These are the facts set out in the amended bill of information submitted by the state as the result of a motion to quash and a motion for a bill of particulars, filed by counsel for the defendants, and they were established without contradiction, the defendants not having taken the stand in their own behalf. In addition, during the trial the state introduced, over objection of defendants, the testimony of Herbert S. Thompson, who testified to having been victimized by the defendant Roberts, something over $4,500 which he had given for use in the furtherance of this identical scheme having been surreptitiously taken by Roberts when he left the room where the duplicating was in progress for the pretended purpose of securing additional paper, and never returned.

In both motions it is contended by defendants that while this evidence "might support a conviction of conspiracy to violate the United States counterfeiting law, no proof was adduced to support a conviction, beyond a reasonable doubt, of either defendant for conspiracy to commit theft." It is further contended that the uncorroborated testimony of Thompson, which involved Roberts only, disclosed, at best, that Thompson and Roberts were actually engaged in a conspiracy to violate the federal government's counterfeiting laws, and was "as consistent with innocence of conspiracy to commit theft as it was with guilt of conspiracy to commit theft." (Emphsis added.)

There is a definite line of demarcation between an insufficiency of evidence and a total lack of evidence of the fact or facts required to prove the guilt of the party accused. It is obvious, therefore, that in this case the complaint is not, as contended, that there is no legal evidence to support the conviction of conspiracy to commit theft, but, rather, that the evidence was not sufficient to support such a conviction beyond a reasonable doubt since it was as consistent with innocence as with guilt. To determine this we would be required to weigh the type and quantum of the evidence offered, as well as pass upon the probative value to be given the testimony of Thompson—matters we are not permitted to consider under our basic law and our well settled jurisprudence as above set out.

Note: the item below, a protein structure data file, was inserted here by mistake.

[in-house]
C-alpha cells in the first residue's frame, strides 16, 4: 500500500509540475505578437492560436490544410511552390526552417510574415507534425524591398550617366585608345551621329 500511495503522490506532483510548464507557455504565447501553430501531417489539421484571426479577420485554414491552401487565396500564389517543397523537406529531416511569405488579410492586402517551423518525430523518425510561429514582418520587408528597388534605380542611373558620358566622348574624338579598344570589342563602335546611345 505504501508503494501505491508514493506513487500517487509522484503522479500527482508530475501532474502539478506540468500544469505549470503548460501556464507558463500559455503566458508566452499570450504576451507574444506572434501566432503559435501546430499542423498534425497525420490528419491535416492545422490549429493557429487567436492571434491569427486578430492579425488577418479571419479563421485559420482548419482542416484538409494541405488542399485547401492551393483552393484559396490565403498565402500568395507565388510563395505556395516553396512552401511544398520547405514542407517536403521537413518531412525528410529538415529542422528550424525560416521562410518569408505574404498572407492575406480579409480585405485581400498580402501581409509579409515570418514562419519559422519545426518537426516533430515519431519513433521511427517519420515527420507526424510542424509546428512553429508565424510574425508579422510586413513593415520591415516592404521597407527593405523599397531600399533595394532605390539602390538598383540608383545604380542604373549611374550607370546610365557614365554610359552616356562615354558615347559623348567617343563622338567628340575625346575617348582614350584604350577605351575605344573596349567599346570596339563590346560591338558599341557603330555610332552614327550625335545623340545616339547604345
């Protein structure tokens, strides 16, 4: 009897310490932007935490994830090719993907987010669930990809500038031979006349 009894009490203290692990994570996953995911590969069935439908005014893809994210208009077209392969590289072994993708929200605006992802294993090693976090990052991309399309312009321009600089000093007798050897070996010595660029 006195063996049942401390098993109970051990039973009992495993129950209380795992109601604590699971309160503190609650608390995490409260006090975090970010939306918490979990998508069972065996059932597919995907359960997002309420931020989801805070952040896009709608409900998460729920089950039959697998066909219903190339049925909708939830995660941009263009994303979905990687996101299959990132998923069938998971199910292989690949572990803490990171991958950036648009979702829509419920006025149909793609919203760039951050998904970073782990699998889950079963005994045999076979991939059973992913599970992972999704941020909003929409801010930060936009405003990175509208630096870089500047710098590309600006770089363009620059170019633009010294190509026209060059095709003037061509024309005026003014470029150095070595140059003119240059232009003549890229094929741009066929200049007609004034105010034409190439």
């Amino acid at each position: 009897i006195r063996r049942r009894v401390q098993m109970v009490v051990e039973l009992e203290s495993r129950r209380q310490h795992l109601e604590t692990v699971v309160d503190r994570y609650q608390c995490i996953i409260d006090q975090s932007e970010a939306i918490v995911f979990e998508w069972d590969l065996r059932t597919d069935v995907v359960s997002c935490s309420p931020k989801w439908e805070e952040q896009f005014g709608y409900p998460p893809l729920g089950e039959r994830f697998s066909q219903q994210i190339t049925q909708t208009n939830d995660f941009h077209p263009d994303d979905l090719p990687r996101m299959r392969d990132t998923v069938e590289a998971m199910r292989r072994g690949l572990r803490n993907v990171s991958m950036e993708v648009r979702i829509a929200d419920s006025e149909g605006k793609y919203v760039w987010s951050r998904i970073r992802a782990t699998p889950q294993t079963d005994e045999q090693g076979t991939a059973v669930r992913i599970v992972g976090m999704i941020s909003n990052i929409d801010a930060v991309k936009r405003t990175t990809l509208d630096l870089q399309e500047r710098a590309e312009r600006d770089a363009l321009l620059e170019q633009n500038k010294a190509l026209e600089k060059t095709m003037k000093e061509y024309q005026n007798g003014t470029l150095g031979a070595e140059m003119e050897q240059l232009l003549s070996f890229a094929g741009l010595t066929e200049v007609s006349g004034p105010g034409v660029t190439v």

There can be no doubt that Thompson's testimony, as pointed out by the trial judge in a very able written opinion in which he analyzes all of the evidence and gives us the benefit of his reasons for concluding the defendants guilty, was admissible not only for the purpose of showing system, but to show intent and as corroboration of other evidence in the record. Inasmuch as it was admissible, it remained for the judge to determine the weight and sufficiency to be given it.

The convictions and sentences are affirmed.

HAWTHORNE, J., absent.